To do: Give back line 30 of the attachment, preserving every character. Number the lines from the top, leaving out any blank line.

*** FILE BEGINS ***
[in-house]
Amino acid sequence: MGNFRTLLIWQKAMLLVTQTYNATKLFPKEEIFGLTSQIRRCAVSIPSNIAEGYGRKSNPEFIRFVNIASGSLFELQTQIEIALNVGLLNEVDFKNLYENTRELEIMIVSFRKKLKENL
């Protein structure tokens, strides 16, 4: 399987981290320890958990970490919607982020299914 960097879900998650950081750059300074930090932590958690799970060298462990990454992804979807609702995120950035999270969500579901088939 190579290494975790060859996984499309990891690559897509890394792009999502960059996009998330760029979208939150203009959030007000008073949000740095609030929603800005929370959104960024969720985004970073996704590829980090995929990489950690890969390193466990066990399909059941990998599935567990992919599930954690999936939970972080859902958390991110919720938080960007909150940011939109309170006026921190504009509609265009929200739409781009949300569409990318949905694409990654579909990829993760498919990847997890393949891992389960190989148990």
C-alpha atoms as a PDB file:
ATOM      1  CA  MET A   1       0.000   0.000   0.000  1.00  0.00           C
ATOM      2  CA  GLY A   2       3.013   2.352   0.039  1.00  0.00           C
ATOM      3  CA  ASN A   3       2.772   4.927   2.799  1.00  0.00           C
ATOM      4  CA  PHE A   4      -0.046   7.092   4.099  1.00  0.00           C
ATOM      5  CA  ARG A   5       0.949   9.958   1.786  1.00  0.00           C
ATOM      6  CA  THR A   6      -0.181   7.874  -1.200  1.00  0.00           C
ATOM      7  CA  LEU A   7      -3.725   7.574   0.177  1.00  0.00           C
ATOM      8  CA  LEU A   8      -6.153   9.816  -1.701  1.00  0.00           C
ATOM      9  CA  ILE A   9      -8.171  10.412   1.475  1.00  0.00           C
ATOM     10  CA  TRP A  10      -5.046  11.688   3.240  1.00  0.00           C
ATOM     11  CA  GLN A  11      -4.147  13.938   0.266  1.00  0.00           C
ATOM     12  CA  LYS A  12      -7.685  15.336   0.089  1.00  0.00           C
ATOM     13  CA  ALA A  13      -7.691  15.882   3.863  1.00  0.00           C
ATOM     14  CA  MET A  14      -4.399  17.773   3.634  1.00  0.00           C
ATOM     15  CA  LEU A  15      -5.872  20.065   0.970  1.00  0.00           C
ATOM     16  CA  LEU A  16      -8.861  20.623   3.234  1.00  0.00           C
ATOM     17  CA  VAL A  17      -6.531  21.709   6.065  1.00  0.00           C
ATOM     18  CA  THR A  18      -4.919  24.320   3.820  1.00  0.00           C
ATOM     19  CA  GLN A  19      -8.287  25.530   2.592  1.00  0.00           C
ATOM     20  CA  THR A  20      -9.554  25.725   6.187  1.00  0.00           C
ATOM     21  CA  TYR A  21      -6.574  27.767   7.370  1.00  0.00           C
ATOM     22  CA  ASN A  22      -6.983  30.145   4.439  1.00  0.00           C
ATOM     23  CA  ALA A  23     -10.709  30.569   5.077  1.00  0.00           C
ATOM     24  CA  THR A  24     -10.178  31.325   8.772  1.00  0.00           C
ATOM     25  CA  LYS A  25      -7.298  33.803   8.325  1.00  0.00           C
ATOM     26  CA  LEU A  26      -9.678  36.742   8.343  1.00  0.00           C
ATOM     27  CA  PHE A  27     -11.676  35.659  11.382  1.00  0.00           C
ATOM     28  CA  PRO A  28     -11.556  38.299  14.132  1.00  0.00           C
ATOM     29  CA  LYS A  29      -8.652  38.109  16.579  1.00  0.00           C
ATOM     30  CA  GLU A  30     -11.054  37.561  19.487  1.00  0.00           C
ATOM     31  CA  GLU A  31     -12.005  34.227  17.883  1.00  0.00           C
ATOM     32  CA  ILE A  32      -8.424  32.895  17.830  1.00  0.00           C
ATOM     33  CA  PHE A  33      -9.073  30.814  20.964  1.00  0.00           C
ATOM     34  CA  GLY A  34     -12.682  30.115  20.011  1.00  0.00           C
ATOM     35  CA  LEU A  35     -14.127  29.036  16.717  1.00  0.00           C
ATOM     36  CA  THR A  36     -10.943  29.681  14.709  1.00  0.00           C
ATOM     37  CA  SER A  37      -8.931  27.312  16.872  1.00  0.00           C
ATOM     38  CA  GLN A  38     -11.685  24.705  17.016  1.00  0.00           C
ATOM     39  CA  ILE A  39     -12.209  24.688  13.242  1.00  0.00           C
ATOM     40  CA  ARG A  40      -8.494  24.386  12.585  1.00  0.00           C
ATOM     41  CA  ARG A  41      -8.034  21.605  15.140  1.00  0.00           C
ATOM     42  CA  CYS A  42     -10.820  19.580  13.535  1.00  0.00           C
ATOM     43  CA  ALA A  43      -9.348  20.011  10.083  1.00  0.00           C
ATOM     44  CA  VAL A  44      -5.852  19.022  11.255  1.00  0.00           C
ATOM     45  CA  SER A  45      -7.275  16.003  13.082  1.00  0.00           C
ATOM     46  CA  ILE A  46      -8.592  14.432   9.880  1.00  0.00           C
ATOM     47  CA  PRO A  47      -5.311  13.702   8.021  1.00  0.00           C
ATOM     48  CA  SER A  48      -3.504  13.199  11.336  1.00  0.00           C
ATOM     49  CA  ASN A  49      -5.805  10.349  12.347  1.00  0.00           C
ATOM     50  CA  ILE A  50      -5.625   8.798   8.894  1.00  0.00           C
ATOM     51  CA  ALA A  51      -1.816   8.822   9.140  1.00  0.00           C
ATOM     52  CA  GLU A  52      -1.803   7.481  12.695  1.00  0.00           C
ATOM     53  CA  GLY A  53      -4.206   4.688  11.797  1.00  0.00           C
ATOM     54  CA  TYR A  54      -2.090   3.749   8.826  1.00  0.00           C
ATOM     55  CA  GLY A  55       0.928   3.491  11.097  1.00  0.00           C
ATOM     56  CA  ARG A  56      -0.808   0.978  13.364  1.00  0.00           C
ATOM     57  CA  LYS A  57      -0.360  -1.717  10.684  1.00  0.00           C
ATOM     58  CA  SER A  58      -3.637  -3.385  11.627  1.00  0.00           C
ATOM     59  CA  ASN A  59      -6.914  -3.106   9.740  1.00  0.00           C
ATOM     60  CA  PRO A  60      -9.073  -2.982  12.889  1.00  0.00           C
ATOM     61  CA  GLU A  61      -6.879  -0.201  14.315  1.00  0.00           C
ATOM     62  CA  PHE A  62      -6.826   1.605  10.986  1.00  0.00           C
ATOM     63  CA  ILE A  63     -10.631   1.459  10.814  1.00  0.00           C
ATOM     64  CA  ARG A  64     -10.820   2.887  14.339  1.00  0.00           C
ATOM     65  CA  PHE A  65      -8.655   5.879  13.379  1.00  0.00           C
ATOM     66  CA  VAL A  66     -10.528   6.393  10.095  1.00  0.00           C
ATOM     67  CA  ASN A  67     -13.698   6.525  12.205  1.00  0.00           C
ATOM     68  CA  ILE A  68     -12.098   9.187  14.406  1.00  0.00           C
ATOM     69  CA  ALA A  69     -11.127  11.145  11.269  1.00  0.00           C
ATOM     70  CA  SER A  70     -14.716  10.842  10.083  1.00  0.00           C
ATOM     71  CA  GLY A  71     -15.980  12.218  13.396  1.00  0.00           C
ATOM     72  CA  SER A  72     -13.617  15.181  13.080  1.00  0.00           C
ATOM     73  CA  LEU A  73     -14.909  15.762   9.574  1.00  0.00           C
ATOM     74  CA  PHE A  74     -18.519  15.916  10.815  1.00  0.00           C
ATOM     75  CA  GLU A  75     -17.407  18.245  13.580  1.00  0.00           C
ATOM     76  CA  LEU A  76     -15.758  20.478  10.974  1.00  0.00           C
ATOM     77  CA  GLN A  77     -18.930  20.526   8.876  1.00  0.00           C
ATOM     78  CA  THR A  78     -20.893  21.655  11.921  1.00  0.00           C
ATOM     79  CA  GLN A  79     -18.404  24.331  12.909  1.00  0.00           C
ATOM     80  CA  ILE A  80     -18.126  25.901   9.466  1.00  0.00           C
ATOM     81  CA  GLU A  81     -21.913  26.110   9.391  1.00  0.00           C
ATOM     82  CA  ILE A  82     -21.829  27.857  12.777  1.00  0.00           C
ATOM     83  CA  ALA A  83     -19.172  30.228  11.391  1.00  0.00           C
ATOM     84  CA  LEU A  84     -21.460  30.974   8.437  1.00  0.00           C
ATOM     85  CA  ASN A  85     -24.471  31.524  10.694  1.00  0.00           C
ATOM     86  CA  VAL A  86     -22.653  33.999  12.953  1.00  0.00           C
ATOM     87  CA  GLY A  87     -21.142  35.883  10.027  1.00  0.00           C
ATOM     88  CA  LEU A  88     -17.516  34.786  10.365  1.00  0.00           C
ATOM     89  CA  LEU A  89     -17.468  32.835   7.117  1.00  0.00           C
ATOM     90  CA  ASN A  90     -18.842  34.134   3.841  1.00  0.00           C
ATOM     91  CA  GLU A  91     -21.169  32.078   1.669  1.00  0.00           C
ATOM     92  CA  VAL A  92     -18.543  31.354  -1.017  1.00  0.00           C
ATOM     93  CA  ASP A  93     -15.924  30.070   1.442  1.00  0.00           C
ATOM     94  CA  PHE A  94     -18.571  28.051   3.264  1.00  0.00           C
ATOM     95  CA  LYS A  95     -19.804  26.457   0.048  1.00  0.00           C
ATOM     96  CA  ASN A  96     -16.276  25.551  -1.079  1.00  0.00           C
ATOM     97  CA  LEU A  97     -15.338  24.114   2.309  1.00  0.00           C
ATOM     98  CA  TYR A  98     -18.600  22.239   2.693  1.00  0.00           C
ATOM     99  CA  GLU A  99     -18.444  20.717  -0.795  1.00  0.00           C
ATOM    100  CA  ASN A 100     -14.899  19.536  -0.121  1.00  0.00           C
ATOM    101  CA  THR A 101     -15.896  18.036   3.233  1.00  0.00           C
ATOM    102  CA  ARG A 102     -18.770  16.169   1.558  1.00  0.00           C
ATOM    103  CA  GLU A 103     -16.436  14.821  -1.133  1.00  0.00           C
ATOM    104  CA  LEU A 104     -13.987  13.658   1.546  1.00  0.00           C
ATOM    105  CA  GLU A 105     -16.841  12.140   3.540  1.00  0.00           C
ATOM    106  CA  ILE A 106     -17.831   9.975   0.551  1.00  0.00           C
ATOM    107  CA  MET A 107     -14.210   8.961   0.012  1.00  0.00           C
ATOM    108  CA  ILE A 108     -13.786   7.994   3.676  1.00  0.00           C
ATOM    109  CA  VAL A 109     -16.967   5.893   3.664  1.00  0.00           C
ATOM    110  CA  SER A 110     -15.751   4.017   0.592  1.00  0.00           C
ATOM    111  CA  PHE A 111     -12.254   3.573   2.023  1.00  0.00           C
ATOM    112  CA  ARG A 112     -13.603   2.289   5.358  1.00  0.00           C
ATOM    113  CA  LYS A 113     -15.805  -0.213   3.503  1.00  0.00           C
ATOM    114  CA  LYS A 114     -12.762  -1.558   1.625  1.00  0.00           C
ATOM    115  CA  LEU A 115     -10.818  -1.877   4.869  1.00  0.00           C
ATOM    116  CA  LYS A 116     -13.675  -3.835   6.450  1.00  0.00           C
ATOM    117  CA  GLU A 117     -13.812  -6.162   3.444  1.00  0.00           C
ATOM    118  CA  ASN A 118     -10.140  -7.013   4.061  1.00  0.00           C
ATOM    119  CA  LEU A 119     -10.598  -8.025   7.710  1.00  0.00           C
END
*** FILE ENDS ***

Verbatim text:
ATOM     26  CA  LEU A  26      -9.678  36.742   8.343  1.00  0.00           C